Mabuasehube in the Kalahari Desert region of Botswana, known as the place of big lions was to be the destination of our biennial “Legends” trip and my 1st real bush trip with my Fuji X-series kit.
The challenge would be reach – as all photography is from the vehicle and unlike private game lodges and East African parks, vehicles may not leave the track.
I do currently own the XF-55–200 but I knew this would be a little short for the photographic opportunities and conditions I was expecting to be presented with, so I reached out to Hein Hough of Fujifilm South Africa to see if there was any chance I could beg, borrow or steal the XF 100-400 for the trip.
The other challenge presented was that of packing space, a 10 day trip in a short wheel base Landcruiser, carrying all provisions and gear to be totally self sufficient does not leave much space for such luxuries as large camera bags and additional equipment, and all access needs to be from the front seats of the vehicle. For that reason my final kit consisted of the XF-100-400 and my recently acquired XF-16 matched to my trusty X-E2.
So lets get to it – the animals
Every time I make a bush trip such as this one I am reminded of the fact that a lot of wildlife photography is luck, yes you have to be in the right place, preferably at the right time, and if everything finally comes together you also better be ready with the right gear with the right settings, and only then can you begin to think about making a half-decent image, the one you had imagined in your head. You know what, no matter what you do if any one of the above is missing, then you don’t have a photograph.
And that is how it was, in this place of lions, it was not to be. We heard them calling nearly every night while laying on the ground in my sleeping bag with only the thin material of the hiking tent between me and the dark African night. I even watched a lone female skirt the far edge of the pan, responding to the call of a distant male, too far for photography – all I could do was sit back observe and enjoy my early morning coffee whilst the first warmth of sunlight filtered through the bush and the distant calls echoed across the pan.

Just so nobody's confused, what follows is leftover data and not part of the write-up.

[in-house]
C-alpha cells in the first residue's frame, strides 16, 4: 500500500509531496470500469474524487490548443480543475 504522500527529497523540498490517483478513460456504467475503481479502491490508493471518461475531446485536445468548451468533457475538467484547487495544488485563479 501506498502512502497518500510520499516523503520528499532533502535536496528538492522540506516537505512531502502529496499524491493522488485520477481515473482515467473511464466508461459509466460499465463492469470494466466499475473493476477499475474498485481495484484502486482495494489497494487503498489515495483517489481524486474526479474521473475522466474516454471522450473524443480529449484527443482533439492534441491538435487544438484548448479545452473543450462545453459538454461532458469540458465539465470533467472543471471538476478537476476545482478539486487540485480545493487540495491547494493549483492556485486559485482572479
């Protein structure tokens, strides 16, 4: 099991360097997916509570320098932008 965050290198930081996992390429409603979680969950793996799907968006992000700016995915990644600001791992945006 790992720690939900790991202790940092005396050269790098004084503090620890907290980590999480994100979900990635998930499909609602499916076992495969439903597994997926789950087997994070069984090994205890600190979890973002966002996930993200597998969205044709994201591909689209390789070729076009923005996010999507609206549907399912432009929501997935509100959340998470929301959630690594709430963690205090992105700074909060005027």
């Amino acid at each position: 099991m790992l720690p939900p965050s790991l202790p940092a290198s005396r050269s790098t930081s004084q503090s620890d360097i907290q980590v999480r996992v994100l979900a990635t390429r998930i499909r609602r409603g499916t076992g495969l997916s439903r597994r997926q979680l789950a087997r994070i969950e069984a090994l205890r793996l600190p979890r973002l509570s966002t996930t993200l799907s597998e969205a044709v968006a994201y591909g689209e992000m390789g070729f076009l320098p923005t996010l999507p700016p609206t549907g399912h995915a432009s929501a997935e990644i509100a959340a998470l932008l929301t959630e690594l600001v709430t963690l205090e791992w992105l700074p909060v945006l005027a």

Due to the arid nature of the region wildlife is not as abundant as the more famous areas of Chobe or Moremi but there is life present you just have to be patient and prepared to work with what ever presents itself to you.
So while the XF100–400 allows you to isolate the subject and pull things closer to make a photograph of small or distant things worthwhile the XF16 allows you to include the surroundings but doing so means you need to get creative with your angles.
At the end of the day
Having a long lens for this type of photography is a must, the XF-16 was great for the environmental images and I was lucky enough to be able to get close to the francolin while he was enjoying the dust bath but for all other wildlife shots the XF100–400 is a must—while the poor little X-E2 did struggle to drive such a big lens, it did manage—I can only imagine how it must perform on the recently released X-T2 with it’s new AF engine.
I found myself using manual focus a lot but that was to preserve battery power more than anything, and I did find the focus limit switch and OIS to be indispensable.
So would I buy one? Of course I would – having said that I would also consider the XF-50–140 and the XF2X TC which may offer a slightly more compact package—every bit helps when you are trying to wield your kit inside a closed vehicle.
About the author: Jonathan Tee is a Cape Town-based photographer and owner of Devils Peak Photography. The opinions in this post are solely those of the author. To see more of his work, visit the Devils Peak Facebook Page or follow Jonathan on Twitter. This article was originally published here.